Public schools played such a vital role in our lives, and we have a deep commitment to give the same solid foundation to the millions of students who today attend public schools. As you’ll read in these pages, education is the great equalizer, giving all children—regardless of their family income or background—the opportunity to soar.
SCIENTIFIC | MEDICAL RESEARCH
To date, we have invested more than $800 million in scientific and medical research. It is the area of our philanthropy that gives us the most hope and the greatest joy for the simple reason that not a single researcher is satisfied with the current state of health and medicine. The scientists we support are pure in their drive to unlock the mysteries of disease. They live and breathe their research, testing out hypotheses, adjusting their theories as they tackle individual diseases, cell by cell, genome by genome.
The Broad Institute of MIT and Harvard is at the forefront of genomic medicine. Under the leadership of Eric Lander, the institute continues to grow in the scope of its research and expand its bright cadre of scientists and researchers from all disciplines who work collaboratively and share their discoveries freely. The Broad Institute’s groundbreaking work to decode the Ebola genome led to major advances in how quickly and accurately doctors in Sierra Leone were able to diagnose and then treat the deadly disease. Not a day goes by that we are not impressed by a scientific paper or study published in a medical journal detailing the work underway at the Broad Institute.
The three stem cell centers we support in California—at UCLA, UC San Francisco and USC—are forging ahead with their own life-changing discoveries. Thanks to the work of researchers at these stem cell centers, babies born with fatally compromised immune systems have been cured, patients suffering from Lou Gehrig’s disease have hope for new drug therapies and promising research could reverse the ravages of aging. While these advances may not prolong our lives or ease our aches, we truly believe that this research will improve the health of future generations, giving millions of people longer, more productive lives.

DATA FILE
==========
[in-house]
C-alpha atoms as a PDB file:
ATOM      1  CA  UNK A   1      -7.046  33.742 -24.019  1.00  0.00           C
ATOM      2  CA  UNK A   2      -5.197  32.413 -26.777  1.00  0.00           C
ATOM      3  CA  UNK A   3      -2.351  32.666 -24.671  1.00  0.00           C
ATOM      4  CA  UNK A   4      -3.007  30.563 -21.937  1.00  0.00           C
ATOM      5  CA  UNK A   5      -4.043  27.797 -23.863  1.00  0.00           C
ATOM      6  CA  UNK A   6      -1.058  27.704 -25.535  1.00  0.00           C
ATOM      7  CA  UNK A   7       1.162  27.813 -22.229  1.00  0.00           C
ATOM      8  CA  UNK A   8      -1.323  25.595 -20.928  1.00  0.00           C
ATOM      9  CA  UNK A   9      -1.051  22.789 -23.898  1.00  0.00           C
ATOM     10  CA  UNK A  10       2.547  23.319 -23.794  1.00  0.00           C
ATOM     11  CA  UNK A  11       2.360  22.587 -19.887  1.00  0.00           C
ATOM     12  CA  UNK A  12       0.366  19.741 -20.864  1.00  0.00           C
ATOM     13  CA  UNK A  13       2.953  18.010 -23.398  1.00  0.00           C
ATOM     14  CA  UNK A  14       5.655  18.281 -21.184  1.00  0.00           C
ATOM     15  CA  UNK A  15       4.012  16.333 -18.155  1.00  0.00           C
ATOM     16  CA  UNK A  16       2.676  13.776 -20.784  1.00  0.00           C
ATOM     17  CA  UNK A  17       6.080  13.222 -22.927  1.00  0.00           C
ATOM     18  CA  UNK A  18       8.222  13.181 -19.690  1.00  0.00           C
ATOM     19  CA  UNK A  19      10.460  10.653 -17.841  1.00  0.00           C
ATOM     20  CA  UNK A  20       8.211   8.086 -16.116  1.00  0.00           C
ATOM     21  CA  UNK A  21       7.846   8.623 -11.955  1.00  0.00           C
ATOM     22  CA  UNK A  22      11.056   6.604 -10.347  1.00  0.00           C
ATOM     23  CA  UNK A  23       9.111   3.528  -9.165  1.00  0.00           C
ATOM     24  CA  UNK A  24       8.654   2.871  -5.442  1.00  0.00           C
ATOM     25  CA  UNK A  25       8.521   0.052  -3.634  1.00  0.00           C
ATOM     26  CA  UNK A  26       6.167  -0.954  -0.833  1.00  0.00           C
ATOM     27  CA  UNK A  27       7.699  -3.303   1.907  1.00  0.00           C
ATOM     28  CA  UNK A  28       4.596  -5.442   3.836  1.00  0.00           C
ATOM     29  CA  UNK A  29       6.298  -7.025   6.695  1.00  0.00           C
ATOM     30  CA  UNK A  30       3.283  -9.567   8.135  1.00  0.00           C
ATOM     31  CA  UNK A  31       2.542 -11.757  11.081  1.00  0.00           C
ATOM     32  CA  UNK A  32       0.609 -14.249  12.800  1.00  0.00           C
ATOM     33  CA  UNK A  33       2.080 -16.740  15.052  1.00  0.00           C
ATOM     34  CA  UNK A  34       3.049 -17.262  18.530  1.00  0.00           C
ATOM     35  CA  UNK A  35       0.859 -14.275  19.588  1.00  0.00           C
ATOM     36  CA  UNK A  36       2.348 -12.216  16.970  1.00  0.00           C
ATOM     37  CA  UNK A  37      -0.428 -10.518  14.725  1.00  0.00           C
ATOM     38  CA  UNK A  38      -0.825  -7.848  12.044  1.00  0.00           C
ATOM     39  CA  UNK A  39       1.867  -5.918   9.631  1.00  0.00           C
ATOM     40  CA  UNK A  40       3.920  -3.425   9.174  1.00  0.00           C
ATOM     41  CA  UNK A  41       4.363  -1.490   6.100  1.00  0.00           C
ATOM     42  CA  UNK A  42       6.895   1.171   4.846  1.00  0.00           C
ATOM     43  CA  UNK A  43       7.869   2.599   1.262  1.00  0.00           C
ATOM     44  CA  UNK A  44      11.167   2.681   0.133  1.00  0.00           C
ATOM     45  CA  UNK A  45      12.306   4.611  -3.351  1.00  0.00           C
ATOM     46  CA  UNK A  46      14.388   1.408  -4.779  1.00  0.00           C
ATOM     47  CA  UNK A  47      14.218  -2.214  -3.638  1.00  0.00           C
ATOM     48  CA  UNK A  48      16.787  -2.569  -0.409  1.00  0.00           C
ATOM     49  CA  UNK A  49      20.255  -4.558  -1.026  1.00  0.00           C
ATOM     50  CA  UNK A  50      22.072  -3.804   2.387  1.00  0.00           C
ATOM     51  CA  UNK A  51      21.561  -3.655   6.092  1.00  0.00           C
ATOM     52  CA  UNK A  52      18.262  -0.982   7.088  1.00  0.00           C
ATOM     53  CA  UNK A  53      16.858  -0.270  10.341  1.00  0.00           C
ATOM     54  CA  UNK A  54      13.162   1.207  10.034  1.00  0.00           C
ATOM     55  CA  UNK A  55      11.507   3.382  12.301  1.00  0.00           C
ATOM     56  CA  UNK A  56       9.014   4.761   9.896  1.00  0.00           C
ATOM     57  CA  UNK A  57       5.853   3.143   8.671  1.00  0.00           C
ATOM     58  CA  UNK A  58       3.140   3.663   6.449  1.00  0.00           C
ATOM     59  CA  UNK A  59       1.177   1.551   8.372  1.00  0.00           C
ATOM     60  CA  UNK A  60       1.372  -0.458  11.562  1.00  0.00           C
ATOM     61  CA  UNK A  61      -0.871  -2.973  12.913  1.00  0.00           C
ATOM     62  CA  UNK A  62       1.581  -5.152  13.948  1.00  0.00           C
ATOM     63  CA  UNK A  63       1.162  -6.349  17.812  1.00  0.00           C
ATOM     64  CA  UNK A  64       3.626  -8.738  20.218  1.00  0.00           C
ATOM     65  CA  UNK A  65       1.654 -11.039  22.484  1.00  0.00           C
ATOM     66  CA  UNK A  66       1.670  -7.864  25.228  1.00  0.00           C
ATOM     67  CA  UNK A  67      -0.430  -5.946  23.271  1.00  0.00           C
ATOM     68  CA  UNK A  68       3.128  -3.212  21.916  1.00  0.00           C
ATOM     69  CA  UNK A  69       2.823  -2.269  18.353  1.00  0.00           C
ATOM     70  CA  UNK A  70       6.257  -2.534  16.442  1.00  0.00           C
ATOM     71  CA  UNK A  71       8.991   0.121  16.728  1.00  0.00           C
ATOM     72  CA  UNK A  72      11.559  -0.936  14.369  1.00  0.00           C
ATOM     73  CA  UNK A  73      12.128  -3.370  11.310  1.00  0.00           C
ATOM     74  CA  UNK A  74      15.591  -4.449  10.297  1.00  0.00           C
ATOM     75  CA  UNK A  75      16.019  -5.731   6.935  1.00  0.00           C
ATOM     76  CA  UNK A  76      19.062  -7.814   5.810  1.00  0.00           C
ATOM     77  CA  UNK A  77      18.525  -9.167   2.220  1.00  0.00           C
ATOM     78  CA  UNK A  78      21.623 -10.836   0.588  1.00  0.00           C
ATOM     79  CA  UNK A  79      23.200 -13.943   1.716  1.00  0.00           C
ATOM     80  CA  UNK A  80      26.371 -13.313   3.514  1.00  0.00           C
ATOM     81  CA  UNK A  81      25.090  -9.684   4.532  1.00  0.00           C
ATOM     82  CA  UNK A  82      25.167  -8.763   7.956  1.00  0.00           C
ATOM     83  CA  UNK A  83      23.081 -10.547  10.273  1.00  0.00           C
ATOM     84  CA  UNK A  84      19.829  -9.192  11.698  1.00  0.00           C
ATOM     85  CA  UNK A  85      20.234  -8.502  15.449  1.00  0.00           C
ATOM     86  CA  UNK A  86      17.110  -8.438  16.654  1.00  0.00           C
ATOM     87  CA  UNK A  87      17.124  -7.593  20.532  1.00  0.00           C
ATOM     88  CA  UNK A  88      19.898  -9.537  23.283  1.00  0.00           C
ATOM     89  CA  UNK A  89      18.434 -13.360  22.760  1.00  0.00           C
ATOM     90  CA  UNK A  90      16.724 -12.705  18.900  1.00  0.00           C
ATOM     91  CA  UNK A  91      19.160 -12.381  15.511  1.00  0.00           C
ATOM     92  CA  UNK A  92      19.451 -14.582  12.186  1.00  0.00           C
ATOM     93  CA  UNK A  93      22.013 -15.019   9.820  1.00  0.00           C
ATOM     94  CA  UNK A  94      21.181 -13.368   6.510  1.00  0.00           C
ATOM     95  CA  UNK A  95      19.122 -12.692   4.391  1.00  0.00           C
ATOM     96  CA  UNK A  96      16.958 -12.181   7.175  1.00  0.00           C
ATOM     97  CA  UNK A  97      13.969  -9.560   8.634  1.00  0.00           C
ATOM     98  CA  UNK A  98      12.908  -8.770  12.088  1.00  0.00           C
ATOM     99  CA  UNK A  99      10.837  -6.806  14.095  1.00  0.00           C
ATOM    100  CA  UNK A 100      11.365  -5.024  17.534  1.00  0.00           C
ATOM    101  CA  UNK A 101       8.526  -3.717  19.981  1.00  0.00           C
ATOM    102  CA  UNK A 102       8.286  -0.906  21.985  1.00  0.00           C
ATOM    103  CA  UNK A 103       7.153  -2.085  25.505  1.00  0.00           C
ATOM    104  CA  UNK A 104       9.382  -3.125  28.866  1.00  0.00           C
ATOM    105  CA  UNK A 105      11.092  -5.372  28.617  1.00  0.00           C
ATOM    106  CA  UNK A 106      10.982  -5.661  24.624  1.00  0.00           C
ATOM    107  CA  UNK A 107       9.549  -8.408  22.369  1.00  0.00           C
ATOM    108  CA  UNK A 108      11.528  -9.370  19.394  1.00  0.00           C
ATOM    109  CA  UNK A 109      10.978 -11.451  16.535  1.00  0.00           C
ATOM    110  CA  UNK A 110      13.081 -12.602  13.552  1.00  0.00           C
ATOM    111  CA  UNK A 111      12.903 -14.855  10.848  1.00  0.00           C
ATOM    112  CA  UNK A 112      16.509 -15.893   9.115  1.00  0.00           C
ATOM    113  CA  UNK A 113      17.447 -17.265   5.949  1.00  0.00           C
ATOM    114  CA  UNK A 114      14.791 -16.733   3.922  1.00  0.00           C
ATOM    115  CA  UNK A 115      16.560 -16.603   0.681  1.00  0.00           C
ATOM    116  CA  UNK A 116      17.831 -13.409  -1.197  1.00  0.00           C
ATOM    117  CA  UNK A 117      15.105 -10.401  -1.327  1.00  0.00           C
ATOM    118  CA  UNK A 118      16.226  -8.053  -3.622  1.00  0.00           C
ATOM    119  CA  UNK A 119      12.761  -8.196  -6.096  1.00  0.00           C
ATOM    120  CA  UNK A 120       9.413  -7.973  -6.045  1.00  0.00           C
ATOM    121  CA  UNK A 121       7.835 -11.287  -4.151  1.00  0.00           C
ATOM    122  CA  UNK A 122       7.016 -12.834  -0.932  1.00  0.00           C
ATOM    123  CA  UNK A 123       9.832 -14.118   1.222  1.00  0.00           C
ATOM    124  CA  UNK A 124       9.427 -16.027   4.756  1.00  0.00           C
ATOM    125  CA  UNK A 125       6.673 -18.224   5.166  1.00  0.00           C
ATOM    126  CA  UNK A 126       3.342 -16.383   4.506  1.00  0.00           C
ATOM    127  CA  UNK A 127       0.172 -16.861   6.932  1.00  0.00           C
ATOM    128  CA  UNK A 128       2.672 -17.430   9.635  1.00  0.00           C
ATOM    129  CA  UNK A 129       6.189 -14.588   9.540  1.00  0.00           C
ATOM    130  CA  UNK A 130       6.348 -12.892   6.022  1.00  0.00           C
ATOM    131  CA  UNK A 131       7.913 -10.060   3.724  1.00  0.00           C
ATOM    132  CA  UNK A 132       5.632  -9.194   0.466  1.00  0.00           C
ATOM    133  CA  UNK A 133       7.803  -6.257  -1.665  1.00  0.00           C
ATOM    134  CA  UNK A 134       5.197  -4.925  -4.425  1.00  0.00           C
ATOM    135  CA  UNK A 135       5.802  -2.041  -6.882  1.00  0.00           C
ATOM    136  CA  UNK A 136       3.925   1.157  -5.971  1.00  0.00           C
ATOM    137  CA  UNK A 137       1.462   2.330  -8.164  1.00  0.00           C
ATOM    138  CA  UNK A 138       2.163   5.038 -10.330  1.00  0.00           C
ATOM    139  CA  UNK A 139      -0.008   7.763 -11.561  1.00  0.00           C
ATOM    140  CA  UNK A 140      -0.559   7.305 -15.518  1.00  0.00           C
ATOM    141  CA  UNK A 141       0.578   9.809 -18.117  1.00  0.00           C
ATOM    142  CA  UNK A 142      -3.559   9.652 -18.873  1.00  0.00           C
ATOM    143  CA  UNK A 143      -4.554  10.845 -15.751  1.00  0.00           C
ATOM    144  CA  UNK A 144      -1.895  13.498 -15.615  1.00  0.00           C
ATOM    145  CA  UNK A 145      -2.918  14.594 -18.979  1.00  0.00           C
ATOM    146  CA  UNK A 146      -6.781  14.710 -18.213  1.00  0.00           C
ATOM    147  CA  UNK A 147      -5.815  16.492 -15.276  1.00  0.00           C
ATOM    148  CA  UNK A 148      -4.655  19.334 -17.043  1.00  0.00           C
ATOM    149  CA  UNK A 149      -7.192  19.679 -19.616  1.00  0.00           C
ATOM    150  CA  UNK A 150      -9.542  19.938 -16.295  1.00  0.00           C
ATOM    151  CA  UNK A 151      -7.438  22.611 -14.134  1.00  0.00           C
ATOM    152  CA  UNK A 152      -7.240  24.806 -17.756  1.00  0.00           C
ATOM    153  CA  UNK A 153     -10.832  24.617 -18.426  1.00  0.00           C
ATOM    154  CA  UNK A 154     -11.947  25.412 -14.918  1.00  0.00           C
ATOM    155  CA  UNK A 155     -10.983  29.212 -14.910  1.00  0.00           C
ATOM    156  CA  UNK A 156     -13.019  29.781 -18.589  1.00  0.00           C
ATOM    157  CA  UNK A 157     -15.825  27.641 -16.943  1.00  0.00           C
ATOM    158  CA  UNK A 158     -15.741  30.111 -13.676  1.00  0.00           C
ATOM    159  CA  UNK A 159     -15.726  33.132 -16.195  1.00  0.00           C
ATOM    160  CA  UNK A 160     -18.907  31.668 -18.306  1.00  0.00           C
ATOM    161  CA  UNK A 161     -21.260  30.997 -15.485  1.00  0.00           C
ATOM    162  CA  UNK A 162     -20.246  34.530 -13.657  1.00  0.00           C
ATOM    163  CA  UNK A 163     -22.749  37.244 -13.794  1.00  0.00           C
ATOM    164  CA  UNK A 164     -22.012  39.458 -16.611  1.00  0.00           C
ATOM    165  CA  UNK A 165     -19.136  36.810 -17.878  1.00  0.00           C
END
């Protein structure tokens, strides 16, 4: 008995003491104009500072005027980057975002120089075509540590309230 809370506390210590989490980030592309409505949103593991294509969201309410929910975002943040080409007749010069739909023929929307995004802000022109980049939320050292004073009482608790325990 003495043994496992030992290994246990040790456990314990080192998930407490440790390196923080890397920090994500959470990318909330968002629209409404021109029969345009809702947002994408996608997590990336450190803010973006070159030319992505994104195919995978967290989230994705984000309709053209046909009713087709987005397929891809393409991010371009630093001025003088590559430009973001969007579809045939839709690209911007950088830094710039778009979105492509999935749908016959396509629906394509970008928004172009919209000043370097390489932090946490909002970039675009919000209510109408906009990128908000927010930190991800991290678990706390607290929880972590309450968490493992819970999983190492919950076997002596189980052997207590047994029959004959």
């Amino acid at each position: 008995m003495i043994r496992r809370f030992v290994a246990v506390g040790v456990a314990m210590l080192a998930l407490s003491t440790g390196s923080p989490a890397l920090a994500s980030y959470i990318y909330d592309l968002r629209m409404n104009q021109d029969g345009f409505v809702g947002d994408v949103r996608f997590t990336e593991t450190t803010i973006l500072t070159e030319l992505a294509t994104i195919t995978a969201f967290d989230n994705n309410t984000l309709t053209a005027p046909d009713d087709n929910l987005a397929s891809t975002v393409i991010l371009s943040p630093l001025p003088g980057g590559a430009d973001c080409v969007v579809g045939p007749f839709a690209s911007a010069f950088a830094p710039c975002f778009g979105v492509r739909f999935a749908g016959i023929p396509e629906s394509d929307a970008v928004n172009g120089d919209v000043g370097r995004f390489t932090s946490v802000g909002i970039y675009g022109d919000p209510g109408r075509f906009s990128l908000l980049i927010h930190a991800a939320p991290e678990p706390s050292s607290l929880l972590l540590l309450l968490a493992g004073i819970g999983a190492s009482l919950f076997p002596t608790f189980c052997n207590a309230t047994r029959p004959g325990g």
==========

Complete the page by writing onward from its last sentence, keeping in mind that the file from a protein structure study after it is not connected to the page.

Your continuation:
After collecting art for more than 50 years and assembling a public art collection through The Broad Art Foundation, we could not be more delighted to open The Broad as a permanent home for our art on Grand Avenue in downtown Los Angeles. With a visionary design by renowned architect Elizabeth Diller of Diller Scofidio + Renfro, the innovative “veil-and-vault” concept has exceeded our expectations, providing beautiful galleries and integral storage that has enabled us to consolidate the works in our collection in one home while continuing our longstanding practice of lending art to museums around the world.
With the goal of making contemporary art accessible to the broadest possible public, we decided to offer free general admission, because we want to see families, visitors of all ages and from all walks of life, tourists from around the country and across the globe come to The Broad to experience contemporary art. Over the years, we were drawn to contemporary art because we were fascinated by the conversations with the artists, who had much different perspectives than business people, bankers, lawyers and accountants. As we researched and studied art, we learned that the best collections were assembled during the artist’s lifetime. And because art of our time reflects many thought-provoking social, political, cultural and racial issues, we knew that contemporary art was what we wanted to collect and share with the public.
Since The Broad opened on Sept. 20, 2015, we have been overwhelmed by the public response to and interest in contemporary art. We feel like our art has found a permanent and public home, and it is a privilege to be able to share our collection and the joy we have experienced through art.
As we look to the future, we want to ensure that our philanthropic work continues. We have confidence in the leaders we have enlisted to oversee these initiatives, and we appreciate the distinguished board members who advise and direct our foundations, our scientific work, The Broad Center and our new museum.
In this report, we are pleased to share the faces and voices of our grantees. No one can tell the story of the important work they do every day better than they can. We are immensely proud of their work and their passion, and we are humbled to play a small role in supporting their work.
Eli and Edythe Broad are co-founders of The Broad Foundations.